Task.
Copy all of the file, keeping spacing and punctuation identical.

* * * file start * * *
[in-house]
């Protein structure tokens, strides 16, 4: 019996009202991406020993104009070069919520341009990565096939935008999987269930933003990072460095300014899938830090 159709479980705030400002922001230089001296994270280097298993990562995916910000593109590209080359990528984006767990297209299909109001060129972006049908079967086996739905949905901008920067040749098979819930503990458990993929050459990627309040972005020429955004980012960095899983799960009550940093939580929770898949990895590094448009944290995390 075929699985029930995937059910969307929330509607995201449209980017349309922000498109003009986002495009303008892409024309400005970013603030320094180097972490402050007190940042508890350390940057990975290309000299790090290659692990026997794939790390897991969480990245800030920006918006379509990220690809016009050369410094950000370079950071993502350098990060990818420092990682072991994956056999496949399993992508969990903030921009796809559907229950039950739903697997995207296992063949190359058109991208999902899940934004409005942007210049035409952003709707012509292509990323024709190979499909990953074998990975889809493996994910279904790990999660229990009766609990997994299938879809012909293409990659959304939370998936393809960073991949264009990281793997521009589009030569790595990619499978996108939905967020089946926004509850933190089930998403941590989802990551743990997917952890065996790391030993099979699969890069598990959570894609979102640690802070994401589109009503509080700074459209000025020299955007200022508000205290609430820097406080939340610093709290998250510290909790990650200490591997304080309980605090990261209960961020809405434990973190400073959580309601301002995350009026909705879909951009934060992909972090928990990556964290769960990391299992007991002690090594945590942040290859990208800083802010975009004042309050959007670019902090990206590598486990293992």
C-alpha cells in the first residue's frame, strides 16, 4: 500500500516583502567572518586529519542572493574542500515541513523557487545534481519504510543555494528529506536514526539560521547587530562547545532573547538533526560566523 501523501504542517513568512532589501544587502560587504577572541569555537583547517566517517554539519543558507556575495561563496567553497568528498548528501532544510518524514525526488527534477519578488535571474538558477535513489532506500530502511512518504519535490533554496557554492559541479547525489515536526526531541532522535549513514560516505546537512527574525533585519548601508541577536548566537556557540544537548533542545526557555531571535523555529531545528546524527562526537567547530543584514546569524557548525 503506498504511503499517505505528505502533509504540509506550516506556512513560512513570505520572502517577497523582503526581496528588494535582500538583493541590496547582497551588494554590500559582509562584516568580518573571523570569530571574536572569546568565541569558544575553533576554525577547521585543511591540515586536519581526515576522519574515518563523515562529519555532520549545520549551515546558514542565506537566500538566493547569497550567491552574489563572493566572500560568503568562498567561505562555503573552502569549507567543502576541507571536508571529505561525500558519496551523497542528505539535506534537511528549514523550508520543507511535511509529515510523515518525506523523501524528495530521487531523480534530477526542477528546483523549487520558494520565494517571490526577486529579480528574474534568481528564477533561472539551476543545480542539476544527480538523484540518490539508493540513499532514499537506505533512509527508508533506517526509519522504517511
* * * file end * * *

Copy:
[in-house]
């Protein structure tokens, strides 16, 4: 019996009202991406020993104009070069919520341009990565096939935008999987269930933003990072460095300014899938830090 159709479980705030400002922001230089001296994270280097298993990562995916910000593109590209080359990528984006767990297209299909109001060129972006049908079967086996739905949905901008920067040749098979819930503990458990993929050459990627309040972005020429955004980012960095899983799960009550940093939580929770898949990895590094448009944290995390 075929699985029930995937059910969307929330509607995201449209980017349309922000498109003009986002495009303008892409024309400005970013603030320094180097972490402050007190940042508890350390940057990975290309000299790090290659692990026997794939790390897991969480990245800030920006918006379509990220690809016009050369410094950000370079950071993502350098990060990818420092990682072991994956056999496949399993992508969990903030921009796809559907229950039950739903697997995207296992063949190359058109991208999902899940934004409005942007210049035409952003709707012509292509990323024709190979499909990953074998990975889809493996994910279904790990999660229990009766609990997994299938879809012909293409990659959304939370998936393809960073991949264009990281793997521009589009030569790595990619499978996108939905967020089946926004509850933190089930998403941590989802990551743990997917952890065996790391030993099979699969890069598990959570894609979102640690802070994401589109009503509080700074459209000025020299955007200022508000205290609430820097406080939340610093709290998250510290909790990650200490591997304080309980605090990261209960961020809405434990973190400073959580309601301002995350009026909705879909951009934060992909972090928990990556964290769960990391299992007991002690090594945590942040290859990208800083802010975009004042309050959007670019902090990206590598486990293992």
C-alpha cells in the first residue's frame, strides 16, 4: 500500500516583502567572518586529519542572493574542500515541513523557487545534481519504510543555494528529506536514526539560521547587530562547545532573547538533526560566523 501523501504542517513568512532589501544587502560587504577572541569555537583547517566517517554539519543558507556575495561563496567553497568528498548528501532544510518524514525526488527534477519578488535571474538558477535513489532506500530502511512518504519535490533554496557554492559541479547525489515536526526531541532522535549513514560516505546537512527574525533585519548601508541577536548566537556557540544537548533542545526557555531571535523555529531545528546524527562526537567547530543584514546569524557548525 503506498504511503499517505505528505502533509504540509506550516506556512513560512513570505520572502517577497523582503526581496528588494535582500538583493541590496547582497551588494554590500559582509562584516568580518573571523570569530571574536572569546568565541569558544575553533576554525577547521585543511591540515586536519581526515576522519574515518563523515562529519555532520549545520549551515546558514542565506537566500538566493547569497550567491552574489563572493566572500560568503568562498567561505562555503573552502569549507567543502576541507571536508571529505561525500558519496551523497542528505539535506534537511528549514523550508520543507511535511509529515510523515518525506523523501524528495530521487531523480534530477526542477528546483523549487520558494520565494517571490526577486529579480528574474534568481528564477533561472539551476543545480542539476544527480538523484540518490539508493540513499532514499537506505533512509527508508533506517526509519522504517511